August 14, 2012

The Business of the Mormon Church

MormonThe more successful a religion is, the more closely it seems to resemble a massive corporation. A successful religion tends to amass great wealth, and its leaders come to yield considerable influence. This influence often includes what we might characterize as political power.

When most of us think of the Church of Jesus Christ of Latter-day Saints (i.e., the Mormons), we think of a religion rather than a business. Perhaps we'd better recognize it as both. According to Peter Henderson of Reuters, the LDS Church brings in roughly $7 billion a year in tithes and donations.

Where does all this money come from? Here's how Ryan Cragun, a sociologist at the University of Tampa, put it in the same article:
Most of the revenue of the religion is from the U.S., and a large percentage comes from an elite cadre of wealthy donors, like Mitt Romney.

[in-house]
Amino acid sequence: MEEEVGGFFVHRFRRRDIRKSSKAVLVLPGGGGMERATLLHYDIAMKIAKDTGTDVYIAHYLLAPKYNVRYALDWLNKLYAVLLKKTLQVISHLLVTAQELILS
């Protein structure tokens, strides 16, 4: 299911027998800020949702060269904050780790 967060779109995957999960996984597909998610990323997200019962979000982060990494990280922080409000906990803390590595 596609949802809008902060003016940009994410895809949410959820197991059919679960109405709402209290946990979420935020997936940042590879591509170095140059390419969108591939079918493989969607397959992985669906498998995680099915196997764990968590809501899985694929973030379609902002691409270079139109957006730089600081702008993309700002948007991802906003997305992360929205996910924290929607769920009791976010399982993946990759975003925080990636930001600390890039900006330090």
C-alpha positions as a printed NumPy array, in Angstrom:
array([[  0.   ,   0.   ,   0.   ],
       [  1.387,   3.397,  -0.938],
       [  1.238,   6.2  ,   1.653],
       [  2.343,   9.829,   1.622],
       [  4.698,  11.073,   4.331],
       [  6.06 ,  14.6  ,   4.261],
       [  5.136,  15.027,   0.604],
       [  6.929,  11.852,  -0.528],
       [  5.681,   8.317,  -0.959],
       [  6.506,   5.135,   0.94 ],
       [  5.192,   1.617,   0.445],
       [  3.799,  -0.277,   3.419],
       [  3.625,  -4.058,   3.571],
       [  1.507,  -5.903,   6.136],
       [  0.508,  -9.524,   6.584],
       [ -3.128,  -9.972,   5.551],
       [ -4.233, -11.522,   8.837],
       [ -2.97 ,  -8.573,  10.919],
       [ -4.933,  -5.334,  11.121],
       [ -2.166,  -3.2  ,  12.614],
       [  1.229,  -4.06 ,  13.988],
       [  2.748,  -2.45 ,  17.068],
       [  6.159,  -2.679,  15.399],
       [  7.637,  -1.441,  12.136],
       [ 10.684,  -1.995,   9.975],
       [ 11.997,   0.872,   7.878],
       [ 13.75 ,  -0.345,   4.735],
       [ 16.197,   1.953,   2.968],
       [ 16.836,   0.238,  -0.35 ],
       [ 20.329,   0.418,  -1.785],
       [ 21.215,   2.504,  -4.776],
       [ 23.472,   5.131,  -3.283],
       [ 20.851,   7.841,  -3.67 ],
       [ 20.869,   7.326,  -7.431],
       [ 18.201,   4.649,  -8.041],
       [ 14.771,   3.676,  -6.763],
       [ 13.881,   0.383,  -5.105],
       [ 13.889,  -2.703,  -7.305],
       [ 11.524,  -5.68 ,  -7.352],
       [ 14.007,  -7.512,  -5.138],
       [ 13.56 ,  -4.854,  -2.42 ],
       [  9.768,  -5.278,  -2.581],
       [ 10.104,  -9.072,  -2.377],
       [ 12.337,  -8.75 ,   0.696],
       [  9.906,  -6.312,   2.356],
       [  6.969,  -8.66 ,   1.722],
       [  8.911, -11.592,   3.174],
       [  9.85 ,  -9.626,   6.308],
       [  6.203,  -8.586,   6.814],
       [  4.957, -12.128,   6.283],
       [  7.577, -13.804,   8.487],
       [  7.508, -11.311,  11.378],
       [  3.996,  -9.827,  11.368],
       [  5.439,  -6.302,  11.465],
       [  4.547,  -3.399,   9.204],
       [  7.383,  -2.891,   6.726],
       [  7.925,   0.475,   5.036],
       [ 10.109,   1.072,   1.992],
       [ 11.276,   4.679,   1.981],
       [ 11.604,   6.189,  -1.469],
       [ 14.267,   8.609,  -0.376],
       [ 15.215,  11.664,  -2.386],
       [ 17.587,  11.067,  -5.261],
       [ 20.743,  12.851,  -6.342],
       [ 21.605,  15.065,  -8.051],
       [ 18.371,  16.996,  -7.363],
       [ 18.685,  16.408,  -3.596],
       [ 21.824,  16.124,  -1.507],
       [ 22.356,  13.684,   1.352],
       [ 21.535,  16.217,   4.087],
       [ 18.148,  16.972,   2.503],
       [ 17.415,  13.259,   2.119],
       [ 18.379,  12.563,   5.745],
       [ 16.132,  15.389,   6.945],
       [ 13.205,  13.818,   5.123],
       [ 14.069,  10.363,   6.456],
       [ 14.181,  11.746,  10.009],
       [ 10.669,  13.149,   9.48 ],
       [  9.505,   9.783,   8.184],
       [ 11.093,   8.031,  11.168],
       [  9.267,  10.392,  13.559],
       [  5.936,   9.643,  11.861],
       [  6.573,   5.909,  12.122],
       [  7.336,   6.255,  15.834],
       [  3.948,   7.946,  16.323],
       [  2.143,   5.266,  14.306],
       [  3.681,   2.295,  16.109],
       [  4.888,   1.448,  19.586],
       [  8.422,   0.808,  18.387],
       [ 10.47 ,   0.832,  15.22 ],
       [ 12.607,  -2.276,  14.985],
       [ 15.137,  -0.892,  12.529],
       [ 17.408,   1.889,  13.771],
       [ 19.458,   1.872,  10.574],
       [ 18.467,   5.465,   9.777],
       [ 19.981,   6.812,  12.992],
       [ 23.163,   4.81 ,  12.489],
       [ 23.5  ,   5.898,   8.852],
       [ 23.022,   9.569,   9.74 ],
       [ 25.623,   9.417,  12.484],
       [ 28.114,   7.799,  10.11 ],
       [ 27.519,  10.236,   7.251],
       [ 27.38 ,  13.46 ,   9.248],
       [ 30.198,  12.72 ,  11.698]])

What would possess obscenely wealthy individuals like Mitt Romney to fund this church instead of supporting charitable organizations directly? Perhaps the church offers something in exchange for their financial support that charities cannot offer. Cragun explains,
(It) is a religion that appeals to economically successful men by rewarding their financial acuity with respect and positions of prestige within the religion.
It sounds like charity is often secondary to real estate investment, massive temples, and even for-profit ventures. I suppose this is exactly what one should expect from an American religion: business comes first.

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